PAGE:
Royal Commission of Enquiry

A Royal Commission of Enquiry was conducted into the disaster. Some of the people who testified said that safety procedures were not being done properly and that they thought the mine was unsafe. The final report was released to the public on 5 November 2012 and, later that day, Kate Wilkinson resigned as Minister of Labour.

In December 2012, Prime Minister John Key personally apologised to the families of the victims. In an earlier letter to them, he wrote On behalf of the Government, I want to reiterate my apology to the families, friends and loved ones of the deceased men for the role this lack of regulatory effectiveness played in the tragedy.

Pike River Coal Limited convicted of breaching Health and Safety Act

In April 2013, Pike River Coal Limited was convicted of nine charges of breaching the Health and Safety Act. It was ordered to pay $110,000 to the family of each victim and survivor. It was also fined $760,000.

Valley Longwall International Drilling Limited earlier pleaded guilty to three charges of breaching the Health and Safety Act. Peter Withall, the former Chief Executive of Pike River Coal, pleaded not guilty to twelve charges of breaching the Health and Safety Act. These charges were all brought by the Department of Labour.

Pike River Recovery Agency 

The Pike River Recovery Agency / Te Kāhui Whakamana Rua Tekau mā Iwa was established as a stand-alone government department by Order in Council on 31 January 2018 to work with the families of those lost in the mine disaster and "to plan for decisions on the manned re-entry of the Pike River mine drift". The Agency was tasked with recovering remains and gathering evidence on the cause of the explosion in order to prevent future disasters. Once the Pike River site had been "rehabilitated" the Agency would be disestablished and the site returned to the Department of Conservation in June 2020.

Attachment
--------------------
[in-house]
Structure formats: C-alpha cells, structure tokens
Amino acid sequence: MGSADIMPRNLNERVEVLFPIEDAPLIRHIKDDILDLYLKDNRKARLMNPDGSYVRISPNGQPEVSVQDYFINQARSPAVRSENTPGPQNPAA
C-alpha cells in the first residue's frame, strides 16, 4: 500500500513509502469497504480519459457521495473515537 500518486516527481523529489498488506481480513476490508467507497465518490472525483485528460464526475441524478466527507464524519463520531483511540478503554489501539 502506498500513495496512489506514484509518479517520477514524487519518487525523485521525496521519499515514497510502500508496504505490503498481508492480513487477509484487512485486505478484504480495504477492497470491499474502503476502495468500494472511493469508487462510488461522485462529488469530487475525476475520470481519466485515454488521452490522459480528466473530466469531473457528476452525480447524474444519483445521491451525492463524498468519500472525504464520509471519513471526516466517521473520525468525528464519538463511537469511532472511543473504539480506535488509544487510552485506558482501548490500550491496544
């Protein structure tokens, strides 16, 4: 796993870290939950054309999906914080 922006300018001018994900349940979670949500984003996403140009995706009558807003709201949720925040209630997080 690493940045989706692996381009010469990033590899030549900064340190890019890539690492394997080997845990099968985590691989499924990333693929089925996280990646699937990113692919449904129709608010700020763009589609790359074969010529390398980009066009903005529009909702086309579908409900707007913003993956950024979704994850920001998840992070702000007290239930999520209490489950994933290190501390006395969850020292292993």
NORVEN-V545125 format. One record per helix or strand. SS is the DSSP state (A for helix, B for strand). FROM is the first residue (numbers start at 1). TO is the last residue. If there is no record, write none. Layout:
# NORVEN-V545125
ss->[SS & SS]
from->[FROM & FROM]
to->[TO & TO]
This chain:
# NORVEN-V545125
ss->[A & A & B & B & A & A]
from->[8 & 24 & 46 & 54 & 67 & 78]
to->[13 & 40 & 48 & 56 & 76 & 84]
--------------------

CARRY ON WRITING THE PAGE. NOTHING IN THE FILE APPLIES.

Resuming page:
On 21 May 2019 an Agency recovery team breached the concrete seal to the mine drift, 170m inside the mine entrance. Family of the lost miners were able to enter the mine to this point. 

On 10 June 2020, Minister for Pike Mine Re-entry Andrew Little announced that it was "impractical" to expect the remains of the fallen miners to be recovered and that the focus of the Agency would now be on gathering evidence in support of the New Zealand Police investigation. Later that year a group representing 20 Pike River families blocked the mine access road in order to prevent the Agency from permanently closing the mine. A legal challenge was also made by the families to prevent the mine being sealed.

Bore hole drilling and investigation

In November 2021 using bore holes and specialised cameras New Zealand Police were able to locate the remains of two men and by June 2023 the remains of up to 12 of the 29 miners had been located using this method. Detective Superintendent Darryl Sweeney said of the images that they seemed to confirm that the men died in an “instantaneous event”.

The Police's criminal investigation, which families hope will lead to charges being laid, continues.

No remains have yet been recovered.

Remembering Pike River

Information and sources


Print this page